If you have decided that moving to rural France could well be a good move to you, it’s important to know where to look! We used Rightmove to find houses for sale. Rightmove doesn’t sell the houses themselves, but works as a search engine instead. You can easily search for houses within your location and budget. You can then find out which houses are being sold through what estate agent. Do another search on Google for the estate agents to find their own website, but they may not always have an English version!
3. Working with French estate agents
If you have found houses you would like to view, definitely contact the estate agent to arrange a viewing. We would not recommend purchasing without viewing the house in person. A lot of the photographs can be poor, and limit showing what is truly on the property, or even around the house. We viewed one house that had a huge dairy farm literally right next door, with cows only a few metres from the front door. Although the house was lovely, we didn’t want to be that close to such a big farm. The photographs of course didn’t depict this!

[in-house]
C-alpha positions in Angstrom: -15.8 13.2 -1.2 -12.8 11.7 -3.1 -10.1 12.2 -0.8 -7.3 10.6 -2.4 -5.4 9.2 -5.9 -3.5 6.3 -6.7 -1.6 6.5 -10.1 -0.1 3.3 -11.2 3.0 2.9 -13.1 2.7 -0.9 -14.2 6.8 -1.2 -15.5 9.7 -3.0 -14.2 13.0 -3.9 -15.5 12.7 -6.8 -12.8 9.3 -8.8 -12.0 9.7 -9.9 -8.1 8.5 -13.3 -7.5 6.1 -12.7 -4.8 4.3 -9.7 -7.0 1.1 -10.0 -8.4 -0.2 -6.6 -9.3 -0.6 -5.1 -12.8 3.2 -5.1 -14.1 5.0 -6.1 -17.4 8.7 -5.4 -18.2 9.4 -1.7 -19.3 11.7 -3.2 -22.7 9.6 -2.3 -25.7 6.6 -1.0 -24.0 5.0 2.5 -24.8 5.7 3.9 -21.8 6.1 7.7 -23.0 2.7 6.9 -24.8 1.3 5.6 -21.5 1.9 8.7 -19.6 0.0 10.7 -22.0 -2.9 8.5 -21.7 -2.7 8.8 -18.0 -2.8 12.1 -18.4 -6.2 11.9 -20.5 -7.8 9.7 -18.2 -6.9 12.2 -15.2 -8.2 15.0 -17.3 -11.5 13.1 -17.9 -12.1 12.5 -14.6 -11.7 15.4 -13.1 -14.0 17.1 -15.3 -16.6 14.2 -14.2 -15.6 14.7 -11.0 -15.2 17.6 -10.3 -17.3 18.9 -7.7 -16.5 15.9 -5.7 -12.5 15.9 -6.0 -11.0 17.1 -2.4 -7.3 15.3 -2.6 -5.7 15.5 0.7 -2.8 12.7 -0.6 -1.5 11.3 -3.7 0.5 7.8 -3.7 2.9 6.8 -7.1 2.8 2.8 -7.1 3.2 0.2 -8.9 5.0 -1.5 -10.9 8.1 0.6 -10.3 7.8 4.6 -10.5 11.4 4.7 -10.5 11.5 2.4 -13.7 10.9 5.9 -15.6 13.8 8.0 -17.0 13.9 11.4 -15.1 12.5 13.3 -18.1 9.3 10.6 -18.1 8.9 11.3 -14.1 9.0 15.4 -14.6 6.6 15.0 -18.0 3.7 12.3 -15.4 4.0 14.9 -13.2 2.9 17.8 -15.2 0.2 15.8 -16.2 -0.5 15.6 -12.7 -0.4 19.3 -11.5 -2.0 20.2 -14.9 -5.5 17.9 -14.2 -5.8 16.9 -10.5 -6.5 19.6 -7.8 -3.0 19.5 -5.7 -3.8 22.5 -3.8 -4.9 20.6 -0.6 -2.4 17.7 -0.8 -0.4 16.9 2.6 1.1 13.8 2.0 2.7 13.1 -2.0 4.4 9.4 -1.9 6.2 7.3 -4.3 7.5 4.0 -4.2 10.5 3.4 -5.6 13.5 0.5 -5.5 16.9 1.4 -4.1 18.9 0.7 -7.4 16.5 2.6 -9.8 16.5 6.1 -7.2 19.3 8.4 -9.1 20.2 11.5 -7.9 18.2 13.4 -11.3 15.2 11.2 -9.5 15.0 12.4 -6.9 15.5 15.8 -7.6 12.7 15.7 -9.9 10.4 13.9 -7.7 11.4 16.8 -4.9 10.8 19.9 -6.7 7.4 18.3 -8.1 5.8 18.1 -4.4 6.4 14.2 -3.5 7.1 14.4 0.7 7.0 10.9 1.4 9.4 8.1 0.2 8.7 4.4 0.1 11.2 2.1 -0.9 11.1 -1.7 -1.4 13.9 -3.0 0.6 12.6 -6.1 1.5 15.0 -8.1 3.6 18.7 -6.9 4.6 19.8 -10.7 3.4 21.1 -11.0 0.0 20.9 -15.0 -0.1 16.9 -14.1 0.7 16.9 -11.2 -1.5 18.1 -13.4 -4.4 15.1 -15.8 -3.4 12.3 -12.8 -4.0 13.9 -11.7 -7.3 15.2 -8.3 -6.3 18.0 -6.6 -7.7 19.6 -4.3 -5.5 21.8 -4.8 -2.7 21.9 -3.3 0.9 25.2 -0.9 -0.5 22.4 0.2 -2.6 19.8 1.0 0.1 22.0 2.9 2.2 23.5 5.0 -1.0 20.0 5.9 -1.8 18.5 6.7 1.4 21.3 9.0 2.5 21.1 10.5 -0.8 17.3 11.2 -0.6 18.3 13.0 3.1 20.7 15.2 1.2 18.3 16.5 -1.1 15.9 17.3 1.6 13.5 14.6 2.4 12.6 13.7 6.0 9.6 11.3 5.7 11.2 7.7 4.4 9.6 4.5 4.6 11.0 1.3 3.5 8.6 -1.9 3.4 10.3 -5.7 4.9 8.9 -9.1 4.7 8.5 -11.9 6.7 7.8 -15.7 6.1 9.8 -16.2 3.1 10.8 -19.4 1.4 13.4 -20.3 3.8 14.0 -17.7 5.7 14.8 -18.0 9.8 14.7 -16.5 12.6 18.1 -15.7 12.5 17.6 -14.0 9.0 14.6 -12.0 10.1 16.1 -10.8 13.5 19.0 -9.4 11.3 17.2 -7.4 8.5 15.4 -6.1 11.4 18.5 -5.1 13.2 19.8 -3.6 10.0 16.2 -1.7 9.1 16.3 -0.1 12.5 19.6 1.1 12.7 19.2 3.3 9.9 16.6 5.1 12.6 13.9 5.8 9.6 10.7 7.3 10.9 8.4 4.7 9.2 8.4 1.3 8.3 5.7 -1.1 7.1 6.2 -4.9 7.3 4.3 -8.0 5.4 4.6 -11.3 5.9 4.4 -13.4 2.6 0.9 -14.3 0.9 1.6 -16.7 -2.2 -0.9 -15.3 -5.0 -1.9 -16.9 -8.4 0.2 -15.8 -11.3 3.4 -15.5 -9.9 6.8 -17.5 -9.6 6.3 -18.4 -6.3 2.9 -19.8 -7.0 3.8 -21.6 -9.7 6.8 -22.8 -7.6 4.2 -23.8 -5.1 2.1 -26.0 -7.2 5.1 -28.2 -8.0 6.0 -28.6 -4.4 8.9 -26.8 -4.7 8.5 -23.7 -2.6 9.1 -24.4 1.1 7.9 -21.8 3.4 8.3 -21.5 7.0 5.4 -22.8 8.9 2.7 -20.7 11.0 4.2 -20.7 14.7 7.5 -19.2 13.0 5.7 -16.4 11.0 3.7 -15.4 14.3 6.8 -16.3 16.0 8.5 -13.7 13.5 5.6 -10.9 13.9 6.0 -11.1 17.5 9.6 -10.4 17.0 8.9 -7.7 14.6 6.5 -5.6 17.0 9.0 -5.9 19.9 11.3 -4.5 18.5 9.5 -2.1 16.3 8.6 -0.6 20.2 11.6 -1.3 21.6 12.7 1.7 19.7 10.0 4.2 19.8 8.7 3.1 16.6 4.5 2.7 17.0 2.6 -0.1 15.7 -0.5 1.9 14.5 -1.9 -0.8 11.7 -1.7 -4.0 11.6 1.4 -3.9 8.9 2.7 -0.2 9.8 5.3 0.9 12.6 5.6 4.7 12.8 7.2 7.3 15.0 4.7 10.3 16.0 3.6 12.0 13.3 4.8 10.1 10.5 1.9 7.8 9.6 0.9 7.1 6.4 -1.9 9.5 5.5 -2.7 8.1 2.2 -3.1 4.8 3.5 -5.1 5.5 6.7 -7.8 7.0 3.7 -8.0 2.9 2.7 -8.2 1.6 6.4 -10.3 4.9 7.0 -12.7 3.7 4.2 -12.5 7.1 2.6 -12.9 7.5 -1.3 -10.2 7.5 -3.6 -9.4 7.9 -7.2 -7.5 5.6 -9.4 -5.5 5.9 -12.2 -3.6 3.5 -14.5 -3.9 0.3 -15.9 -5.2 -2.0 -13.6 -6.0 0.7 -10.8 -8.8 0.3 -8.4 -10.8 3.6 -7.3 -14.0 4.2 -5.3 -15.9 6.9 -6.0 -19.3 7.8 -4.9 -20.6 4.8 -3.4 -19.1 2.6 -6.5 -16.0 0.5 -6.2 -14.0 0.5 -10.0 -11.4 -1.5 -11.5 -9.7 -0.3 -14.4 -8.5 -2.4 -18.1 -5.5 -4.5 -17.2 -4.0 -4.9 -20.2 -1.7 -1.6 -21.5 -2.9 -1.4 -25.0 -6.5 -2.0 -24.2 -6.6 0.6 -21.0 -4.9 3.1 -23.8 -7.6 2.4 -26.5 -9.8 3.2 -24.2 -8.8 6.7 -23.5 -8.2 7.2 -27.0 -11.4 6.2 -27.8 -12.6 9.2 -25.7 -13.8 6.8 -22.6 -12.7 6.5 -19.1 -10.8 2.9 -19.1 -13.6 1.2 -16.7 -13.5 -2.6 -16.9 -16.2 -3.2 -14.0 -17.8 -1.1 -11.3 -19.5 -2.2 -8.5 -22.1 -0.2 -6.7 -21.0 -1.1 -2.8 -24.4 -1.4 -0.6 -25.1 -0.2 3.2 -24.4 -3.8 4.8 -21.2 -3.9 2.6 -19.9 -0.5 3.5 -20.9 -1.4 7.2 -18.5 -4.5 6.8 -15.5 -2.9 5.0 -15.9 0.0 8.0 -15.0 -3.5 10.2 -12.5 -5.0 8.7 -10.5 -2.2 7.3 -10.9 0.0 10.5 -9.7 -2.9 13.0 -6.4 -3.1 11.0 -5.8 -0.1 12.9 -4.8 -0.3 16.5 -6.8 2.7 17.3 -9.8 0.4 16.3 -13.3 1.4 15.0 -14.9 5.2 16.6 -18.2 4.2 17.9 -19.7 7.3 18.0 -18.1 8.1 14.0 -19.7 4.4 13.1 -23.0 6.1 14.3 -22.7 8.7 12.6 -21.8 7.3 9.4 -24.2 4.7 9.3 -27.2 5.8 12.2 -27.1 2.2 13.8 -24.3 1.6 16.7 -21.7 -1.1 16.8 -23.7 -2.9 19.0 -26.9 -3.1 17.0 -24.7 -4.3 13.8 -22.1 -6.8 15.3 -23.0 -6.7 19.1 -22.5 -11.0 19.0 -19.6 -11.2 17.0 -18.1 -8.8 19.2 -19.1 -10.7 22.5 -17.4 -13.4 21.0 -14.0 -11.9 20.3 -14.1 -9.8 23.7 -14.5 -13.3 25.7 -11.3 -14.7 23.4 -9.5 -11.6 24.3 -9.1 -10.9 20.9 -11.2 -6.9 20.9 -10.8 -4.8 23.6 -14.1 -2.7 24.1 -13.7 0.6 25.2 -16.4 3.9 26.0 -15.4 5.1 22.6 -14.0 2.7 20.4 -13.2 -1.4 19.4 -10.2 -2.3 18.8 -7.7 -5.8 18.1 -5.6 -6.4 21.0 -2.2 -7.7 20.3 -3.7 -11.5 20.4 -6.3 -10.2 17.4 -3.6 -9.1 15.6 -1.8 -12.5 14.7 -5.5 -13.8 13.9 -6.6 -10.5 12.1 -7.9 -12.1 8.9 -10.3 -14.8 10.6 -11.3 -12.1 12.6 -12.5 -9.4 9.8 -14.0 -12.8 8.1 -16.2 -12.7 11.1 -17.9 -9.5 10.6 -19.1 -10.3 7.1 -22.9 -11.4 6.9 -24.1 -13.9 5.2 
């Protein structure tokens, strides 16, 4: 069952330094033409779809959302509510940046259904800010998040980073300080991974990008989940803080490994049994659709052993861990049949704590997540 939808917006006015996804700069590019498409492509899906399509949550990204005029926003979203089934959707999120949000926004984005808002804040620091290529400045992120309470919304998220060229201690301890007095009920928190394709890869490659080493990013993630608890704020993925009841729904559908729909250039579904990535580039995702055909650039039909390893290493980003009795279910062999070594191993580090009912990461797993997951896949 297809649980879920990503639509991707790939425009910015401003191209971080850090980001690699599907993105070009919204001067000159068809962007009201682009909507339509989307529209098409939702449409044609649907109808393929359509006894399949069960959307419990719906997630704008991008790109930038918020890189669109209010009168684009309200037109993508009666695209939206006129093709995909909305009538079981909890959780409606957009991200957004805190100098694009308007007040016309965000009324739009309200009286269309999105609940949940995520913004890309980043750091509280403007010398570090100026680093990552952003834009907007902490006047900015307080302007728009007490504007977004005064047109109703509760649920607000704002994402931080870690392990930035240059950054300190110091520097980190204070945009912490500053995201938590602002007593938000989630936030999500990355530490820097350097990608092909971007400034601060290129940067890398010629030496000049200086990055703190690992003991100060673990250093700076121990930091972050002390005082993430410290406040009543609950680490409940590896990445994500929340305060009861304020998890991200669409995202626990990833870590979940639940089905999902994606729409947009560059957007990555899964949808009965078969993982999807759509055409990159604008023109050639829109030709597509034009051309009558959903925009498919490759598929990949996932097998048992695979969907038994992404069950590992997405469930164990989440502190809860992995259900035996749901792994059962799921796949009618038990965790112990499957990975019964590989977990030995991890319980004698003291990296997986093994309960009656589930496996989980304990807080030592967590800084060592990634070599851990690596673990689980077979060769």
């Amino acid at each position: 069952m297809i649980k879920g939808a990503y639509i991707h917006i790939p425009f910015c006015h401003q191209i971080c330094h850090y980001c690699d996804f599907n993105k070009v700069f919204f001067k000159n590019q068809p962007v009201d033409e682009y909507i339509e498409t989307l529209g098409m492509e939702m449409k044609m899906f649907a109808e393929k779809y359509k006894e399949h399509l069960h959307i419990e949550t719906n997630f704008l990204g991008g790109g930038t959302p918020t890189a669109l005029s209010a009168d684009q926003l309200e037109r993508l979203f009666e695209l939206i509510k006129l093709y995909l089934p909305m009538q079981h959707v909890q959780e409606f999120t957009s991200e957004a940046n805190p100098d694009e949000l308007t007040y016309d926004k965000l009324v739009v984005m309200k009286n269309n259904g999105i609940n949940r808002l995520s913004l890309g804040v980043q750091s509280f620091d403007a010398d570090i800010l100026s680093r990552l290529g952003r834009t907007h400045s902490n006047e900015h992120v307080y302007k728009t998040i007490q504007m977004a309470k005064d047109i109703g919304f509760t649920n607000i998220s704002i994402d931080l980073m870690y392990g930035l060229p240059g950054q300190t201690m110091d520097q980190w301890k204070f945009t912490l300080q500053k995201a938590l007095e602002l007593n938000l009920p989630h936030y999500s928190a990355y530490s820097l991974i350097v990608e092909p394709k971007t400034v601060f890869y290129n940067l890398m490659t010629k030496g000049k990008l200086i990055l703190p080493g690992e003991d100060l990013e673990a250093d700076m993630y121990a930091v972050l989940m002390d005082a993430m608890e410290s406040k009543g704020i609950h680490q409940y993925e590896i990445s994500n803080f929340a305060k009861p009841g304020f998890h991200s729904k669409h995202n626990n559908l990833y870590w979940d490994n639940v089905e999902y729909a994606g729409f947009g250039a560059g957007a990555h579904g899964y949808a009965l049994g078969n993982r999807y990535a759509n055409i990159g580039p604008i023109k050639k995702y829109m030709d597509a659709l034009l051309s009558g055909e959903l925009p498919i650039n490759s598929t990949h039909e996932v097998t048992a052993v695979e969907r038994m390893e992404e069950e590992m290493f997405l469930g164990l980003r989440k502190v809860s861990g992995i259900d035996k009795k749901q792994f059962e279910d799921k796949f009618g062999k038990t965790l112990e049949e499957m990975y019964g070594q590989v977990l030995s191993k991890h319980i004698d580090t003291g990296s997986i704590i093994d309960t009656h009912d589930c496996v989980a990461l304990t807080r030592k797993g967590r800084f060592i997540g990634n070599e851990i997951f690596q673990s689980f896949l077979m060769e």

Some agents we worked with had English agents showing us around, whilst others were of course French. We definitely felt the French agents didn’t try to sell us the properties like English agents typically do. One lady, although lovely, mostly just left us to look around whilst she waited outside chatting on her phone! She also didn’t speak much English, which is very common in rural France, so basic French conversational skills are definitely recommended. If this happens to you, and you do have questions, then it might be easier to contact the estate agent direct as they usually have an English speaking colleague able to help.